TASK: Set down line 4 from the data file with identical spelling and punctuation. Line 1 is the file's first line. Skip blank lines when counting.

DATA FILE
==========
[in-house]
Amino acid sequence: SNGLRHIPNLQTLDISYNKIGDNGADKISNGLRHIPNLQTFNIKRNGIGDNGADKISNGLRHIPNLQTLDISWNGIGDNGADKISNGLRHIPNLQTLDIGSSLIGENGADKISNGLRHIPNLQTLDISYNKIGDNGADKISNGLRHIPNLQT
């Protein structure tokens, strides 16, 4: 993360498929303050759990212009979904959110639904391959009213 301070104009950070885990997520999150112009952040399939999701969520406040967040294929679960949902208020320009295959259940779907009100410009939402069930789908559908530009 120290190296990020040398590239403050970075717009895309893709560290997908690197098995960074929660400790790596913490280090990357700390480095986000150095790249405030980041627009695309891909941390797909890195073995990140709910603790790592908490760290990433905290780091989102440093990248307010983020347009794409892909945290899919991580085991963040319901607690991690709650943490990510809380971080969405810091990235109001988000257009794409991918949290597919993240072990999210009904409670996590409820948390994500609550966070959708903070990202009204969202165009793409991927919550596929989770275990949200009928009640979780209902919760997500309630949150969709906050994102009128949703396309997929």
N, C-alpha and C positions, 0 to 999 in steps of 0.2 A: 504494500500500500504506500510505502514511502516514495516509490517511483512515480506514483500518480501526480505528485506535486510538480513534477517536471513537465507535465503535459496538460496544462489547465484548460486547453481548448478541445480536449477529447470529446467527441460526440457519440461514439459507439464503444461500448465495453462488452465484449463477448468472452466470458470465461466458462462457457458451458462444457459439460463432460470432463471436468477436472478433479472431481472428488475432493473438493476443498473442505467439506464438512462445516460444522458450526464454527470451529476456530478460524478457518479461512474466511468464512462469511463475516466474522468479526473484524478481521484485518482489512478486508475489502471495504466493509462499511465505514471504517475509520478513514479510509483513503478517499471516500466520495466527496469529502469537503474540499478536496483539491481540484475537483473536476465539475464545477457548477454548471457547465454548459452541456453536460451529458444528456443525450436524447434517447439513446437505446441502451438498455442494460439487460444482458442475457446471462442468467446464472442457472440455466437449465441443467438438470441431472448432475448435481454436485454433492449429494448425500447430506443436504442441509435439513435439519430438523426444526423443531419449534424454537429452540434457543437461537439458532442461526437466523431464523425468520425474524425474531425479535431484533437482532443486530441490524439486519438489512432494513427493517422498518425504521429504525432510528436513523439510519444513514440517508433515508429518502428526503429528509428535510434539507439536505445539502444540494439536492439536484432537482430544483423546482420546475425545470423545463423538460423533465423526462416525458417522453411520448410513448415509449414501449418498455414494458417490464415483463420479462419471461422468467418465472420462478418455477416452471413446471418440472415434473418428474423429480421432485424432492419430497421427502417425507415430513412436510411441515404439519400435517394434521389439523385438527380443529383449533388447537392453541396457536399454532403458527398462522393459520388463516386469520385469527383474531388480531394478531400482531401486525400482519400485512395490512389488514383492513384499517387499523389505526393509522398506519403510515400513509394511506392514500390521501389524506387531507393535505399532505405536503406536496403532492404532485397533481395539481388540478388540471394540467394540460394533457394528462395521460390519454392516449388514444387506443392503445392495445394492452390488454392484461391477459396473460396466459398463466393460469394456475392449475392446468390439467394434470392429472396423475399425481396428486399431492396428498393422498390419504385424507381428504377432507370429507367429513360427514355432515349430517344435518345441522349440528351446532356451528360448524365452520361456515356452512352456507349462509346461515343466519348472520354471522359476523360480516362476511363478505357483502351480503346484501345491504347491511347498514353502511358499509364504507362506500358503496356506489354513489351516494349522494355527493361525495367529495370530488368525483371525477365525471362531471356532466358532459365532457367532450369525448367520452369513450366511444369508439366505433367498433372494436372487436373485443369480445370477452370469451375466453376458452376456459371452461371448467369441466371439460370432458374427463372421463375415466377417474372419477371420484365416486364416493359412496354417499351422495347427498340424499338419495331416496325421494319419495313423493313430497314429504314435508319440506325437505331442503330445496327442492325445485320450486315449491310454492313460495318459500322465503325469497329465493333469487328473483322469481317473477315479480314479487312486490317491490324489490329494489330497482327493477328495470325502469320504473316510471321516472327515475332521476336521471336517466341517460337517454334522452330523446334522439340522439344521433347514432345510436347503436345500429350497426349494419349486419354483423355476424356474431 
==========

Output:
N, C-alpha and C positions, 0 to 999 in steps of 0.2 A: 504494500500500500504506500510505502514511502516514495516509490517511483512515480506514483500518480501526480505528485506535486510538480513534477517536471513537465507535465503535459496538460496544462489547465484548460486547453481548448478541445480536449477529447470529446467527441460526440457519440461514439459507439464503444461500448465495453462488452465484449463477448468472452466470458470465461466458462462457457458451458462444457459439460463432460470432463471436468477436472478433479472431481472428488475432493473438493476443498473442505467439506464438512462445516460444522458450526464454527470451529476456530478460524478457518479461512474466511468464512462469511463475516466474522468479526473484524478481521484485518482489512478486508475489502471495504466493509462499511465505514471504517475509520478513514479510509483513503478517499471516500466520495466527496469529502469537503474540499478536496483539491481540484475537483473536476465539475464545477457548477454548471457547465454548459452541456453536460451529458444528456443525450436524447434517447439513446437505446441502451438498455442494460439487460444482458442475457446471462442468467446464472442457472440455466437449465441443467438438470441431472448432475448435481454436485454433492449429494448425500447430506443436504442441509435439513435439519430438523426444526423443531419449534424454537429452540434457543437461537439458532442461526437466523431464523425468520425474524425474531425479535431484533437482532443486530441490524439486519438489512432494513427493517422498518425504521429504525432510528436513523439510519444513514440517508433515508429518502428526503429528509428535510434539507439536505445539502444540494439536492439536484432537482430544483423546482420546475425545470423545463423538460423533465423526462416525458417522453411520448410513448415509449414501449418498455414494458417490464415483463420479462419471461422468467418465472420462478418455477416452471413446471418440472415434473418428474423429480421432485424432492419430497421427502417425507415430513412436510411441515404439519400435517394434521389439523385438527380443529383449533388447537392453541396457536399454532403458527398462522393459520388463516386469520385469527383474531388480531394478531400482531401486525400482519400485512395490512389488514383492513384499517387499523389505526393509522398506519403510515400513509394511506392514500390521501389524506387531507393535505399532505405536503406536496403532492404532485397533481395539481388540478388540471394540467394540460394533457394528462395521460390519454392516449388514444387506443392503445392495445394492452390488454392484461391477459396473460396466459398463466393460469394456475392449475392446468390439467394434470392429472396423475399425481396428486399431492396428498393422498390419504385424507381428504377432507370429507367429513360427514355432515349430517344435518345441522349440528351446532356451528360448524365452520361456515356452512352456507349462509346461515343466519348472520354471522359476523360480516362476511363478505357483502351480503346484501345491504347491511347498514353502511358499509364504507362506500358503496356506489354513489351516494349522494355527493361525495367529495370530488368525483371525477365525471362531471356532466358532459365532457367532450369525448367520452369513450366511444369508439366505433367498433372494436372487436373485443369480445370477452370469451375466453376458452376456459371452461371448467369441466371439460370432458374427463372421463375415466377417474372419477371420484365416486364416493359412496354417499351422495347427498340424499338419495331416496325421494319419495313423493313430497314429504314435508319440506325437505331442503330445496327442492325445485320450486315449491310454492313460495318459500322465503325469497329465493333469487328473483322469481317473477315479480314479487312486490317491490324489490329494489330497482327493477328495470325502469320504473316510471321516472327515475332521476336521471336517466341517460337517454334522452330523446334522439340522439344521433347514432345510436347503436345500429350497426349494419349486419354483423355476424356474431 